“To Dust” review
Psychoanalysts and philosophers like Nietzsche have long reflected on the paradox with which modern people struggle between spirituality and science. Director / screenwriter Shawn Snyder captures this schism in his first feature film, to dust.
Geza Rohrig (from Son of Saul glory) plays Shmuel, a Hasidic Jew mourning the recent death of his wife. The vivid nightmares of his wife’s corpse contribute to a fit of depression that leaves him reluctant to sing for his synagogue and properly care for his two sons. Hours of prayer and consultation with his rabbi do nothing to solve this problem, so he goes to a community college one day to try to talk to a “scientist.” There, Shmuel is introduced to the goofy science professor Albert (Matthew Broderick, quite unrecognizable with a gray beard and glasses). Albert tries to reject Shmuel’s unexpected request for a meeting, but Shmuel begs, pointing out that, “It’s a sin that I’m here.”
The Hasidic Jew and the community college professor thus become an eccentric couple devoted to learning more about death. They read an illustrated book on the process of post-mortem decomposition (via a pig carcass, as pigs are very similar in composition to humans). This prompts them to bury a freshly killed pig to observe the decomposition process firsthand. The ensuing lulz is reinforced by the irony that Jews are meant to avoid pigs, which are seen as ungodly animals.
to dust fundamentally concerns the existential crisis of the human condition. Shmuel is a dedicated member and participant of his local synagogue. Nevertheless, Judaism fails him in its darkest hours. Ironically, religion actually deepens Shmuel’s blockages. All Jewish superstitions about the human soul give rise to concerns about the eternal fate of the soul of Shmuel’s wife. Shmuel’s sons are also worried about dibbuk, ghosts who can possess people. Judaism, in particular, is very ambiguous about the afterlife; there is no consensus on whether or not there is gulgulim (reincarnation), Olam-Ha-Ba (Heaven), Gehinnom (purgatory) or Sheol (Hell, but potentially for good and bad souls ). Jewish existentialism also became a much more controversial issue after the Holocaust.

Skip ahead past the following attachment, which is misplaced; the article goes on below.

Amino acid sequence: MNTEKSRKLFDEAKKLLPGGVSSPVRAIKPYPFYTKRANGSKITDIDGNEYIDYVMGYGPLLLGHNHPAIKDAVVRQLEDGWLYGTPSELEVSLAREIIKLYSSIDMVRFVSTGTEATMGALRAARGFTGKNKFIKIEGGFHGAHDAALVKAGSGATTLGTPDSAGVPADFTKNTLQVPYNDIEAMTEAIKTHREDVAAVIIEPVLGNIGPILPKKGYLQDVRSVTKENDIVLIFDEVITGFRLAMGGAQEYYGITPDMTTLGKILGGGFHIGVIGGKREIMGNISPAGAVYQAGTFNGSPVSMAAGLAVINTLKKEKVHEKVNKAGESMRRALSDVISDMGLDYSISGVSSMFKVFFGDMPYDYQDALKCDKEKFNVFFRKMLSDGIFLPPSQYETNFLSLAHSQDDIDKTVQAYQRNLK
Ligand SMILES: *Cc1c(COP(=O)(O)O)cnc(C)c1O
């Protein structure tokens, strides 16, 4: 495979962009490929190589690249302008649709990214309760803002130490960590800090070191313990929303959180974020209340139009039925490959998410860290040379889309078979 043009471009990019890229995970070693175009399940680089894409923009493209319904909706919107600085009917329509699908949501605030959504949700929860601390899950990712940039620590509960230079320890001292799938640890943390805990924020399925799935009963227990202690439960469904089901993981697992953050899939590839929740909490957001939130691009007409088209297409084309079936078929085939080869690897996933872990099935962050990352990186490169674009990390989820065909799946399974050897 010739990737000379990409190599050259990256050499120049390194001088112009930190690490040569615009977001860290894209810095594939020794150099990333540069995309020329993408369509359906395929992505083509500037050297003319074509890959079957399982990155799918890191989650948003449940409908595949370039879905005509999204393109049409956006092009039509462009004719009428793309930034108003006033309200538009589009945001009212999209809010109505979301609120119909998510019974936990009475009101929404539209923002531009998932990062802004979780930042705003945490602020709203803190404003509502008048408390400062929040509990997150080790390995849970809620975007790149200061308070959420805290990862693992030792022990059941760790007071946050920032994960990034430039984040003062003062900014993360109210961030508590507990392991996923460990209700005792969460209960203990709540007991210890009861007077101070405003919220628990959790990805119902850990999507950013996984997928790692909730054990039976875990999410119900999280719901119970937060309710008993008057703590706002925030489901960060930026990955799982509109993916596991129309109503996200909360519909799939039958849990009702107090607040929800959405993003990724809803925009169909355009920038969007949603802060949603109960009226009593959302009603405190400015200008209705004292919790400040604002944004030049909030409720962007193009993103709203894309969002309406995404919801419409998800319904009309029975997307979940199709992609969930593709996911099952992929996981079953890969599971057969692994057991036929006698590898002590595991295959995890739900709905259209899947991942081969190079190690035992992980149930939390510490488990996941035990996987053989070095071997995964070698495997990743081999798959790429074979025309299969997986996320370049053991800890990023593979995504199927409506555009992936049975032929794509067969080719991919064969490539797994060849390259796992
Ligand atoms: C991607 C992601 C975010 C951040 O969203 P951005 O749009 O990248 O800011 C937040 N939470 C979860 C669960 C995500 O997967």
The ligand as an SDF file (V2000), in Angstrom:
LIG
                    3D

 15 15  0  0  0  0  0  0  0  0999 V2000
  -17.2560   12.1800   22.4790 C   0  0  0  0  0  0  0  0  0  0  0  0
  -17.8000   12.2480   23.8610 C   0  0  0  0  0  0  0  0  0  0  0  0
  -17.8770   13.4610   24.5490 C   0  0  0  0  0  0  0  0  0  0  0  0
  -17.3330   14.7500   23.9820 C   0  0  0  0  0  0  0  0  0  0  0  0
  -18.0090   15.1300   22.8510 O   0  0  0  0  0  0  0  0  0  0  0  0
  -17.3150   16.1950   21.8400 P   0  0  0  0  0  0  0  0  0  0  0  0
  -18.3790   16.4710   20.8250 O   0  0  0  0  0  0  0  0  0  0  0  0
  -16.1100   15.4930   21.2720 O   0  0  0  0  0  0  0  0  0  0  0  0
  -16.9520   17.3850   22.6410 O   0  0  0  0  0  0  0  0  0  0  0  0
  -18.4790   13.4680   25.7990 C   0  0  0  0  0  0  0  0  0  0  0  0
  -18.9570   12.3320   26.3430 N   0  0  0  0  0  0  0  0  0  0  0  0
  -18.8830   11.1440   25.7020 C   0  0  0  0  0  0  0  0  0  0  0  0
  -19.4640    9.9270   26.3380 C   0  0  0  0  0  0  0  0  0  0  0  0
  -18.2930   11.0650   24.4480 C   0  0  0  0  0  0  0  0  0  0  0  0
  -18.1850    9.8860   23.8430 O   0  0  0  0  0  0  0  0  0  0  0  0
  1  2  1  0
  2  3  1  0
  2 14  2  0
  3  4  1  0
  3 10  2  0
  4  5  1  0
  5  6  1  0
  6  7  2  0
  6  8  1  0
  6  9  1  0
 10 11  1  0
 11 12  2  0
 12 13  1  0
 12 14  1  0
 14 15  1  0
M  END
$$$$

Shmuel turns to Albert and his scientific outlook for the answers to his questions. They read about taphonomy, experiment with a dead pig named Harold, and test burial soil samples. Ultimately, all of this makes no sense to Shmuel’s psyche. Science is no more useful in answering questions about the “human soul” than religion. The fear of death is a burden that we all must carry, as intelligent beings. There is no possible way to prove or disprove what happens to a person’s consciousness after death. This is just one example of the limits of human understanding. There is no quick fix for eliminating loneliness, hopelessness, addiction, prejudice or other neuroses. In the knowledge age, there is still a lot we don’t know about the most basic of human psychological puzzles.
to dust does a good job of exploring this existential equivalent of Heisenberg’s uncertainty principle. The premise is very relevant and well articulated by the performance of Geza Rohrig. Matthew Broderick has a good relationship with Rohrig as a skeptical sidekick. The script juggles well with dark humor and personal drama. It is fascinating to learn more about Judaic thought and the process of human decomposition. The nightmare sequences and rowboat scenes in the film are hauntingly beautiful. The film could have juggled the main plot and the two-wire subplot better, but Shawn Snyder delivered a winning film overall.
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